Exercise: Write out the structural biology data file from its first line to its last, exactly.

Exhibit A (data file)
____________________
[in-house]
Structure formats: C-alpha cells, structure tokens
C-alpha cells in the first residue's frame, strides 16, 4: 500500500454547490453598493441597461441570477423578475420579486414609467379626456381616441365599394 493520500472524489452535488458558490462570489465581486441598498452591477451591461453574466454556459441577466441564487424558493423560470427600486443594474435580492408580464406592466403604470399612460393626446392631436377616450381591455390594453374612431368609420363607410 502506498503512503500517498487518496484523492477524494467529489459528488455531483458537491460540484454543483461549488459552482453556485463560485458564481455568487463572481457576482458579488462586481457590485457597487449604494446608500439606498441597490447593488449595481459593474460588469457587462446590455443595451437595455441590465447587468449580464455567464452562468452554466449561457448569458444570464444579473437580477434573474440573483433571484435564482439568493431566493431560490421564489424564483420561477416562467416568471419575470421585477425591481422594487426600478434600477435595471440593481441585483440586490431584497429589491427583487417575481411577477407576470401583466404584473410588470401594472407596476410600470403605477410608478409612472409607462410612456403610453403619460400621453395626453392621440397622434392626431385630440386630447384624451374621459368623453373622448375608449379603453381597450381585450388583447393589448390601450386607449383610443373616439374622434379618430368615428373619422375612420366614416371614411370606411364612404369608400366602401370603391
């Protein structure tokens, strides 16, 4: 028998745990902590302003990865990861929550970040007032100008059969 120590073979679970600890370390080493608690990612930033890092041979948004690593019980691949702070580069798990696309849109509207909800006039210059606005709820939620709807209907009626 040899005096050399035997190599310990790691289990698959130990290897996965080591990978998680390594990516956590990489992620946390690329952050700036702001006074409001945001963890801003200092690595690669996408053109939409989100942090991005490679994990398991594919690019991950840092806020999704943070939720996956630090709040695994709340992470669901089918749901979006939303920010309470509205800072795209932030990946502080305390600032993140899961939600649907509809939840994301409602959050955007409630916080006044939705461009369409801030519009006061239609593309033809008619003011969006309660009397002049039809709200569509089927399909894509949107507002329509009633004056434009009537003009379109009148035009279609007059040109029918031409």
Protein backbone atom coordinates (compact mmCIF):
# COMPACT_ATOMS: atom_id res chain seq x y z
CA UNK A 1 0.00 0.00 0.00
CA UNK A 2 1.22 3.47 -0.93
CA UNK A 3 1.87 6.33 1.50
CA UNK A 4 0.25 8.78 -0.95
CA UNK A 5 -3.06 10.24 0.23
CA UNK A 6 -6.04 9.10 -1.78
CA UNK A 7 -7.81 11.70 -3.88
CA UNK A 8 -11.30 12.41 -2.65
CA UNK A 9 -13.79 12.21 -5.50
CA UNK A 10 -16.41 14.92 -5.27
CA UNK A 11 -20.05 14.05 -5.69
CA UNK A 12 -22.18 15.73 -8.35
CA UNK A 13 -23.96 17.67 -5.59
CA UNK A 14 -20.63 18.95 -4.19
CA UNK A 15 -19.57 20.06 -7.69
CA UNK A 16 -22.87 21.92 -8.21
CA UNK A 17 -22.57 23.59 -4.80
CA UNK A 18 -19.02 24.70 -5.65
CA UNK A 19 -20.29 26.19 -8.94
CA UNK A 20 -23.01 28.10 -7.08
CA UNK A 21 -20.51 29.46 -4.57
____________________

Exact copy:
[in-house]
Structure formats: C-alpha cells, structure tokens
C-alpha cells in the first residue's frame, strides 16, 4: 500500500454547490453598493441597461441570477423578475420579486414609467379626456381616441365599394 493520500472524489452535488458558490462570489465581486441598498452591477451591461453574466454556459441577466441564487424558493423560470427600486443594474435580492408580464406592466403604470399612460393626446392631436377616450381591455390594453374612431368609420363607410 502506498503512503500517498487518496484523492477524494467529489459528488455531483458537491460540484454543483461549488459552482453556485463560485458564481455568487463572481457576482458579488462586481457590485457597487449604494446608500439606498441597490447593488449595481459593474460588469457587462446590455443595451437595455441590465447587468449580464455567464452562468452554466449561457448569458444570464444579473437580477434573474440573483433571484435564482439568493431566493431560490421564489424564483420561477416562467416568471419575470421585477425591481422594487426600478434600477435595471440593481441585483440586490431584497429589491427583487417575481411577477407576470401583466404584473410588470401594472407596476410600470403605477410608478409612472409607462410612456403610453403619460400621453395626453392621440397622434392626431385630440386630447384624451374621459368623453373622448375608449379603453381597450381585450388583447393589448390601450386607449383610443373616439374622434379618430368615428373619422375612420366614416371614411370606411364612404369608400366602401370603391
């Protein structure tokens, strides 16, 4: 028998745990902590302003990865990861929550970040007032100008059969 120590073979679970600890370390080493608690990612930033890092041979948004690593019980691949702070580069798990696309849109509207909800006039210059606005709820939620709807209907009626 040899005096050399035997190599310990790691289990698959130990290897996965080591990978998680390594990516956590990489992620946390690329952050700036702001006074409001945001963890801003200092690595690669996408053109939409989100942090991005490679994990398991594919690019991950840092806020999704943070939720996956630090709040695994709340992470669901089918749901979006939303920010309470509205800072795209932030990946502080305390600032993140899961939600649907509809939840994301409602959050955007409630916080006044939705461009369409801030519009006061239609593309033809008619003011969006309660009397002049039809709200569509089927399909894509949107507002329509009633004056434009009537003009379109009148035009279609007059040109029918031409």
Protein backbone atom coordinates (compact mmCIF):
# COMPACT_ATOMS: atom_id res chain seq x y z
CA UNK A 1 0.00 0.00 0.00
CA UNK A 2 1.22 3.47 -0.93
CA UNK A 3 1.87 6.33 1.50
CA UNK A 4 0.25 8.78 -0.95
CA UNK A 5 -3.06 10.24 0.23
CA UNK A 6 -6.04 9.10 -1.78
CA UNK A 7 -7.81 11.70 -3.88
CA UNK A 8 -11.30 12.41 -2.65
CA UNK A 9 -13.79 12.21 -5.50
CA UNK A 10 -16.41 14.92 -5.27
CA UNK A 11 -20.05 14.05 -5.69
CA UNK A 12 -22.18 15.73 -8.35
CA UNK A 13 -23.96 17.67 -5.59
CA UNK A 14 -20.63 18.95 -4.19
CA UNK A 15 -19.57 20.06 -7.69
CA UNK A 16 -22.87 21.92 -8.21
CA UNK A 17 -22.57 23.59 -4.80
CA UNK A 18 -19.02 24.70 -5.65
CA UNK A 19 -20.29 26.19 -8.94
CA UNK A 20 -23.01 28.10 -7.08
CA UNK A 21 -20.51 29.46 -4.57